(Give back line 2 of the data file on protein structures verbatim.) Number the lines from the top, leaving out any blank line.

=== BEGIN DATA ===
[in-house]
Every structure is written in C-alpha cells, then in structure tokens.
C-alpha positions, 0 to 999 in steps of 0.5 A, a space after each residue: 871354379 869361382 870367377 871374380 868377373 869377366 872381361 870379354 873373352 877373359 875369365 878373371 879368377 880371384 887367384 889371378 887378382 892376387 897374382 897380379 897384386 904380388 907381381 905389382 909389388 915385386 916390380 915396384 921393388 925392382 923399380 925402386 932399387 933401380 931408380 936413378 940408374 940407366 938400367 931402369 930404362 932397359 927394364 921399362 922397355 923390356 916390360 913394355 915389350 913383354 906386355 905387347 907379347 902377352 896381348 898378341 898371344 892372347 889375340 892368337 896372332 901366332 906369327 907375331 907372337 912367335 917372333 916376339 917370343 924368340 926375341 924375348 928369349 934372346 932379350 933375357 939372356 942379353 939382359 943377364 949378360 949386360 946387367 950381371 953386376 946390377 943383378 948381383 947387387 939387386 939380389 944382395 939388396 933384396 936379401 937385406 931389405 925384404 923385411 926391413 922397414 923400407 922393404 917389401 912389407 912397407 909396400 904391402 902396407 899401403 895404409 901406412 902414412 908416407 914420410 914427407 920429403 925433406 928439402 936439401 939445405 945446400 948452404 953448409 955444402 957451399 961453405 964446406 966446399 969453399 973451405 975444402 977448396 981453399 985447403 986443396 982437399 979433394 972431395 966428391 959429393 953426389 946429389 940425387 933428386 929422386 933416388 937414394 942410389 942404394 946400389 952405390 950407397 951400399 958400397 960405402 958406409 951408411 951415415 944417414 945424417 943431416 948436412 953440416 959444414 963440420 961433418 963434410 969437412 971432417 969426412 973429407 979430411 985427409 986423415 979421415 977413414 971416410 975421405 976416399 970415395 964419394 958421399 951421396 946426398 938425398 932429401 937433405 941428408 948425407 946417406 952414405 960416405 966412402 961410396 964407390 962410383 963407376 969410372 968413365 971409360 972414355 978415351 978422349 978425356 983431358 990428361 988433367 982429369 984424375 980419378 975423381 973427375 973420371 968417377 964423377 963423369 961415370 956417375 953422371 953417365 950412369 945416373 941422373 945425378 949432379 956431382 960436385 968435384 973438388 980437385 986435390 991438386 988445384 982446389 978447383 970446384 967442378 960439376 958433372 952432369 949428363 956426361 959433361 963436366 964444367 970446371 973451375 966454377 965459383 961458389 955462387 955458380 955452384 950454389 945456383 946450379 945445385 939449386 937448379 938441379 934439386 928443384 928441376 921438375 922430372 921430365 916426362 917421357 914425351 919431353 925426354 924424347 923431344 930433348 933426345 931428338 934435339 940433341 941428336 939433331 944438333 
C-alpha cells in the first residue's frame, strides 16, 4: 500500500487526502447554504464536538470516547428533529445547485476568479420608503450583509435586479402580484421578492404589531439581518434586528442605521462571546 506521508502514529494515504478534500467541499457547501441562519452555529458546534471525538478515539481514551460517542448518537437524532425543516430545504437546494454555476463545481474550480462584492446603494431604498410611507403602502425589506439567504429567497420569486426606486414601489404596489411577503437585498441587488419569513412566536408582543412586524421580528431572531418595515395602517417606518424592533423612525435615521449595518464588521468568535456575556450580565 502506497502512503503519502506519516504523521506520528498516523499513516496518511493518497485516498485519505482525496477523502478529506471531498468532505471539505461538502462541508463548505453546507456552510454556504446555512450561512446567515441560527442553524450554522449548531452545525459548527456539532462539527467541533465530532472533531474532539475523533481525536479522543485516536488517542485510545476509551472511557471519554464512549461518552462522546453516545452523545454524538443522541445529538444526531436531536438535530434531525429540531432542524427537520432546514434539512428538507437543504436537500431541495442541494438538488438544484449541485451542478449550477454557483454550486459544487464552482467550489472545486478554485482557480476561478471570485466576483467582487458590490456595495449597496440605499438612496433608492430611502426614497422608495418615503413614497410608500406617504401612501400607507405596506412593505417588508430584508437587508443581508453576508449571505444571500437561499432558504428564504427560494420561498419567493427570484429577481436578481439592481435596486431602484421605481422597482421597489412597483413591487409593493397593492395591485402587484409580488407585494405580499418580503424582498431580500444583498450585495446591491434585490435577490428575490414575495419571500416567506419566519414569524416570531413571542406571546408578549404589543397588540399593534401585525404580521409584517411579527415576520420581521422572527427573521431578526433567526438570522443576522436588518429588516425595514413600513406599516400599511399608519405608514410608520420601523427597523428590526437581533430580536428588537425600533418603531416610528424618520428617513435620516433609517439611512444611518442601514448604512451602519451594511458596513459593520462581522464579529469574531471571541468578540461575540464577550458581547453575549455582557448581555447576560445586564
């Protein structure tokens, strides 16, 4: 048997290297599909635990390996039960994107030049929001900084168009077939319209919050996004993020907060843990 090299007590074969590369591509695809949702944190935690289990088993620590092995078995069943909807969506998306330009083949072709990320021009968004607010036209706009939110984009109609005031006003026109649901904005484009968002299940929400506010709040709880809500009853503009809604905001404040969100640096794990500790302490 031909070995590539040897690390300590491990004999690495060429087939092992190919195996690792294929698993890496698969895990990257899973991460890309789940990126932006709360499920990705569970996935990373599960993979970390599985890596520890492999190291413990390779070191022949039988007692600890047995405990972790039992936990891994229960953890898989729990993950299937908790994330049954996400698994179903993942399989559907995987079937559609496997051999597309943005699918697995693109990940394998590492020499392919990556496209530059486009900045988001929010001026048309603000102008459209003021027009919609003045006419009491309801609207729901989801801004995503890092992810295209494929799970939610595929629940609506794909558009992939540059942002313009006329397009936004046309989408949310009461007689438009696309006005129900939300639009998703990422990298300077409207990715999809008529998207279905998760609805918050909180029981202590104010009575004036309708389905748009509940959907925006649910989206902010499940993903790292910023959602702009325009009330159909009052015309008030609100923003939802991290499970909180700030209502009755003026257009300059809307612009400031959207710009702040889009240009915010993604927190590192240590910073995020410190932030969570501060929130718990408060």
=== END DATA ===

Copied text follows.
Every structure is written in C-alpha cells, then in structure tokens.